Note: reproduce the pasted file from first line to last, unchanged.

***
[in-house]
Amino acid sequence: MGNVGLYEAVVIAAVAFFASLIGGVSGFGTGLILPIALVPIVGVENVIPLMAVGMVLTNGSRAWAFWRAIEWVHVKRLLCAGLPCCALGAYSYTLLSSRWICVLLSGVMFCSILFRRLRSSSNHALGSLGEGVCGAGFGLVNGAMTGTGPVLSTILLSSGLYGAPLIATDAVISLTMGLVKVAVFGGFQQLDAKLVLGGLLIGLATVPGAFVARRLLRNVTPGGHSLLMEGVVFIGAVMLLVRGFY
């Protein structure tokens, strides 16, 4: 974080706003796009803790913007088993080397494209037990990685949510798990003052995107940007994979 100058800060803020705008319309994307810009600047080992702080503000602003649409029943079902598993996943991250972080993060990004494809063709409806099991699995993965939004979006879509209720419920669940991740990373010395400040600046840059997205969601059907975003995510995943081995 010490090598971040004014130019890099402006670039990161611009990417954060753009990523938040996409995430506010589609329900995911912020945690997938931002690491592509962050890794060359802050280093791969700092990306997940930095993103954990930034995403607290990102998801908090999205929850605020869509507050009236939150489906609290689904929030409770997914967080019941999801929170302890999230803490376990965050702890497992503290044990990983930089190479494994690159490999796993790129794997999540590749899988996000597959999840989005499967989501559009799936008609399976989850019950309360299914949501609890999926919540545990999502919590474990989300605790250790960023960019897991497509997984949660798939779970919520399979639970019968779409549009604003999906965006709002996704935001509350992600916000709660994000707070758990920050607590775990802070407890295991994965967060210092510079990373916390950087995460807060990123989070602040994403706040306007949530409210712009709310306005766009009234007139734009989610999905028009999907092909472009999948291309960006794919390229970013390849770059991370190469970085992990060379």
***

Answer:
[in-house]
Amino acid sequence: MGNVGLYEAVVIAAVAFFASLIGGVSGFGTGLILPIALVPIVGVENVIPLMAVGMVLTNGSRAWAFWRAIEWVHVKRLLCAGLPCCALGAYSYTLLSSRWICVLLSGVMFCSILFRRLRSSSNHALGSLGEGVCGAGFGLVNGAMTGTGPVLSTILLSSGLYGAPLIATDAVISLTMGLVKVAVFGGFQQLDAKLVLGGLLIGLATVPGAFVARRLLRNVTPGGHSLLMEGVVFIGAVMLLVRGFY
């Protein structure tokens, strides 16, 4: 974080706003796009803790913007088993080397494209037990990685949510798990003052995107940007994979 100058800060803020705008319309994307810009600047080992702080503000602003649409029943079902598993996943991250972080993060990004494809063709409806099991699995993965939004979006879509209720419920669940991740990373010395400040600046840059997205969601059907975003995510995943081995 010490090598971040004014130019890099402006670039990161611009990417954060753009990523938040996409995430506010589609329900995911912020945690997938931002690491592509962050890794060359802050280093791969700092990306997940930095993103954990930034995403607290990102998801908090999205929850605020869509507050009236939150489906609290689904929030409770997914967080019941999801929170302890999230803490376990965050702890497992503290044990990983930089190479494994690159490999796993790129794997999540590749899988996000597959999840989005499967989501559009799936008609399976989850019950309360299914949501609890999926919540545990999502919590474990989300605790250790960023960019897991497509997984949660798939779970919520399979639970019968779409549009604003999906965006709002996704935001509350992600916000709660994000707070758990920050607590775990802070407890295991994965967060210092510079990373916390950087995460807060990123989070602040994403706040306007949530409210712009709310306005766009009234007139734009989610999905028009999907092909472009999948291309960006794919390229970013390849770059991370190469970085992990060379």